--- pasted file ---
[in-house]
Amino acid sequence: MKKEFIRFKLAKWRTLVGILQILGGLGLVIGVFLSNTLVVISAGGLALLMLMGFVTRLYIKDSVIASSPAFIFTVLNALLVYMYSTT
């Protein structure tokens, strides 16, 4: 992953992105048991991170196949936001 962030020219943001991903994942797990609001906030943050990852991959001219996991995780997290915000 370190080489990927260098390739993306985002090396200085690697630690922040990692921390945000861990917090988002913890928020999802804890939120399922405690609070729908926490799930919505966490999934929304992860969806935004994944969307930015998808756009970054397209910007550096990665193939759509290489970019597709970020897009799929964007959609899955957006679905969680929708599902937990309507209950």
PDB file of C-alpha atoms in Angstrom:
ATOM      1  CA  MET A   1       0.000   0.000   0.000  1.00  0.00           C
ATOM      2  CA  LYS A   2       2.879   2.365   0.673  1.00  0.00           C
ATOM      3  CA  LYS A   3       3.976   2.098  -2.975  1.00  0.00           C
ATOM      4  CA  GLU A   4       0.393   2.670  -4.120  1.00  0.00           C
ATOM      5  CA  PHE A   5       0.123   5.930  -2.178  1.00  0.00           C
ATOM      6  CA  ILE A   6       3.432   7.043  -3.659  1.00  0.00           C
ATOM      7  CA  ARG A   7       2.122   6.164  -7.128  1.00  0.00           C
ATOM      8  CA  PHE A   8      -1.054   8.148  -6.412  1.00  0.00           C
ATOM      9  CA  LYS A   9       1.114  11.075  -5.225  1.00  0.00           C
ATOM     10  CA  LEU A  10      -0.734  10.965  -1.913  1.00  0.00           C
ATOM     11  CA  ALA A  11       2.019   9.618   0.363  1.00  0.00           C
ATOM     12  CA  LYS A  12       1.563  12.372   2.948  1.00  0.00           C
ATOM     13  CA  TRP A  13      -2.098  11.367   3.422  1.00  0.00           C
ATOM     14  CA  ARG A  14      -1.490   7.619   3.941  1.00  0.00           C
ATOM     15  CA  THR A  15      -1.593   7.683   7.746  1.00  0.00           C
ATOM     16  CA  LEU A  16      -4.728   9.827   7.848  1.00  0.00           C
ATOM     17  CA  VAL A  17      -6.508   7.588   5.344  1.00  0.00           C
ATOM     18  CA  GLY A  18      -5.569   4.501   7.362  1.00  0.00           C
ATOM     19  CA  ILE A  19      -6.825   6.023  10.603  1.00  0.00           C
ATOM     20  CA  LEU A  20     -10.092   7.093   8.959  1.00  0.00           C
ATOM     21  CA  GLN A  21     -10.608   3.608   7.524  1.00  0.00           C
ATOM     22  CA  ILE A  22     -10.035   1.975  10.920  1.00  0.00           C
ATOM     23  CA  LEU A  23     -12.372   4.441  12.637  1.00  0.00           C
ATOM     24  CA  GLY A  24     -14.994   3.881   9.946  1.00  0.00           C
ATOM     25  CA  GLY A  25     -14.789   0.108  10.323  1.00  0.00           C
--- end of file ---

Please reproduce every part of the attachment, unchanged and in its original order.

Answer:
[in-house]
Amino acid sequence: MKKEFIRFKLAKWRTLVGILQILGGLGLVIGVFLSNTLVVISAGGLALLMLMGFVTRLYIKDSVIASSPAFIFTVLNALLVYMYSTT
């Protein structure tokens, strides 16, 4: 992953992105048991991170196949936001 962030020219943001991903994942797990609001906030943050990852991959001219996991995780997290915000 370190080489990927260098390739993306985002090396200085690697630690922040990692921390945000861990917090988002913890928020999802804890939120399922405690609070729908926490799930919505966490999934929304992860969806935004994944969307930015998808756009970054397209910007550096990665193939759509290489970019597709970020897009799929964007959609899955957006679905969680929708599902937990309507209950």
PDB file of C-alpha atoms in Angstrom:
ATOM      1  CA  MET A   1       0.000   0.000   0.000  1.00  0.00           C
ATOM      2  CA  LYS A   2       2.879   2.365   0.673  1.00  0.00           C
ATOM      3  CA  LYS A   3       3.976   2.098  -2.975  1.00  0.00           C
ATOM      4  CA  GLU A   4       0.393   2.670  -4.120  1.00  0.00           C
ATOM      5  CA  PHE A   5       0.123   5.930  -2.178  1.00  0.00           C
ATOM      6  CA  ILE A   6       3.432   7.043  -3.659  1.00  0.00           C
ATOM      7  CA  ARG A   7       2.122   6.164  -7.128  1.00  0.00           C
ATOM      8  CA  PHE A   8      -1.054   8.148  -6.412  1.00  0.00           C
ATOM      9  CA  LYS A   9       1.114  11.075  -5.225  1.00  0.00           C
ATOM     10  CA  LEU A  10      -0.734  10.965  -1.913  1.00  0.00           C
ATOM     11  CA  ALA A  11       2.019   9.618   0.363  1.00  0.00           C
ATOM     12  CA  LYS A  12       1.563  12.372   2.948  1.00  0.00           C
ATOM     13  CA  TRP A  13      -2.098  11.367   3.422  1.00  0.00           C
ATOM     14  CA  ARG A  14      -1.490   7.619   3.941  1.00  0.00           C
ATOM     15  CA  THR A  15      -1.593   7.683   7.746  1.00  0.00           C
ATOM     16  CA  LEU A  16      -4.728   9.827   7.848  1.00  0.00           C
ATOM     17  CA  VAL A  17      -6.508   7.588   5.344  1.00  0.00           C
ATOM     18  CA  GLY A  18      -5.569   4.501   7.362  1.00  0.00           C
ATOM     19  CA  ILE A  19      -6.825   6.023  10.603  1.00  0.00           C
ATOM     20  CA  LEU A  20     -10.092   7.093   8.959  1.00  0.00           C
ATOM     21  CA  GLN A  21     -10.608   3.608   7.524  1.00  0.00           C
ATOM     22  CA  ILE A  22     -10.035   1.975  10.920  1.00  0.00           C
ATOM     23  CA  LEU A  23     -12.372   4.441  12.637  1.00  0.00           C
ATOM     24  CA  GLY A  24     -14.994   3.881   9.946  1.00  0.00           C
ATOM     25  CA  GLY A  25     -14.789   0.108  10.323  1.00  0.00           C